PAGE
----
Collisions can be resolved using the following methods:

- Chaining based collisions resolution
- Open addressing

## Separate Chaining Collision resolution

A hash function transforms keys into array indices, but when multiple keys map to the same index, collision resolution becomes necessary. This involves determining how to handle the situation when two or more keys need to be inserted into the same index. One common approach to collision resolution is to construct linked lists of key-value pairs for each of the M array indices. Each linked list contains pairs whose keys hash to the same index. To ensure efficient search, M is chosen to be sufficiently large, such that the lists are short enough to enable a two-step process: first, locate the list that could contain the key by hashing, and then search sequentially through that list for the key.

## Open addressing Collision resolution

An alternative method for implementing hashing involves using a hash table of size M, which is greater than the number of N key-value pairs that need to be stored. This approach relies on empty slots in the table to aid in resolving collisions and is known as open-addressing hashing. Linear probing is the most basic form of open-addressing hashing: when a collision occurs (i.e., when a key hashes to an index in the table that is already occupied by a different key), the algorithm proceeds to check the next entry in the table by incrementing the index.

# Implementations of a Hash Table or Hash Map in Python

### Separate Chaining Hash Table Implementation

```
from typing import Any, List, Optional, Tuple
class Node:
"""A node class to be used for linked lists in separate chaining.
Attributes:
key: The key of the node.
value: The value associated with the key.
next: A reference to the next node in the linked list.
"""
def __init__(self, key: Any, value: Any) -> None:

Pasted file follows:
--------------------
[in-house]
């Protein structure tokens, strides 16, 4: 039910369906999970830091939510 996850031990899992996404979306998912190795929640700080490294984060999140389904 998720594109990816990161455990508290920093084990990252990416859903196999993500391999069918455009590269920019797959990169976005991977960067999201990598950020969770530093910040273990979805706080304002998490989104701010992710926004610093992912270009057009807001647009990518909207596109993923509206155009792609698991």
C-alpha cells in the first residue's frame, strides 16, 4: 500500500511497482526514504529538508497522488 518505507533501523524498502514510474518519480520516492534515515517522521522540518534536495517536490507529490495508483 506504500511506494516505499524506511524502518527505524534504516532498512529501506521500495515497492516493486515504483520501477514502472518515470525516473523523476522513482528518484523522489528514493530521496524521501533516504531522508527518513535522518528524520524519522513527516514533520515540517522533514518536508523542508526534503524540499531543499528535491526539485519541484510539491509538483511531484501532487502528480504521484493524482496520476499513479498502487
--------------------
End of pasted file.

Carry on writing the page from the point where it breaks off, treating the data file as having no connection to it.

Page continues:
"""
Initializes a node.
Args:
key: The key of the node.
value: The value associated with the key.
"""
self.key: Any = key
self.value: Any = value
self.next: Optional[Node] = None
class HashTable:
"""A hash table implementation using separate chaining collision resolution.
Attributes:
Attributes:
table: A list of key-value pairs representing the hash table.
size: The size of the hash table.
capacity: The maximum number of key-value pairs the hash table can hold.
load_factor: The maximum ratio of size to capacity before the table is resized.
"""
def __init__(self, capacity: int = 1000, load_factor: float = 0.75) -> None:
"""Initializes the hash table.
Args:
capacity: The maximum number of key-value pairs the hash table can hold.
load_factor: The maximum ratio of size to capacity before the table is resized.
"""
self.table: List[Optional[Node]] = [None] * capacity
self.size: int = 0
self.capacity: int = capacity
self.load_factor: float = load_factor
def _hash(self, key: Any) -> int:
"""Calculates the hash value of a key.
Args:
key: The key to hash.
Returns:
The hash value of the key.
"""
return hash(key) % self.capacity
def _resize(self) -> None:
"""Resizes the hash table by creating a new table with twice the capacity and
rehashing all the key-value pairs.
"""
new_capacity: int = int(self.capacity * 2)
new_table: List[Optional[Node]] = [None] * new_capacity
self.capacity = new_capacity
for node in self.table:
while node is not None:
hash_value: int = self._hash(node.key)
if new_table[hash_value] is None:
new_table[hash_value] = Node(node.key, node.value)
else:
new_node: Node = Node(node.key, node.value)
new_node.next = new_table[hash_value]
new_table[hash_value] = new_node
node = node.next
self.table = new_table
def put(self, key: Any, value: Any) -> None:
"""Adds a key-value pair to the hash table.
Args:
key: The key of the key-value pair.
value: The value of the key-value pair.
"""
if self.size >= self.capacity * self.load_factor:
self._resize()
hash_value: int = self._hash(key)
if self.table[hash_value] is None:
self.table[hash_value] = Node(key, value)
else:
node: Optional[Node] = self.table[hash_value]
while node is not None:
if node.key == key:
node.value = value
return
node = node.next
new_node: Node = Node(key, value)
new_node.next = self.table[hash_value]
self.table[hash_value] = new_node
self.size += 1
def get(self, key: Any) -> Optional[Any]:
"""Retrieves the value associated with a key.
Args:
key: The key to retrieve the value for.
Returns:
The value associated with the key, or None if the key is not found.
"""
hash_value: int = self._hash(key)
node: Optional[Node] = self.table[hash_value]
while node is not None:
if node.key == key:
return node.value
node = node.next
return None
if __name__ == "__main__":
simple_map = HashTable(capacity=10)
for i in range(9):
simple_map.put("key_" + str(i), i)
print(simple_map.capacity)
for i in range(9, 20):
simple_map.put("key_"+ str(i), i)
print(simple_map.capacity)
for i in range(20):
print(simple_map.get("key_" + str(i)))
```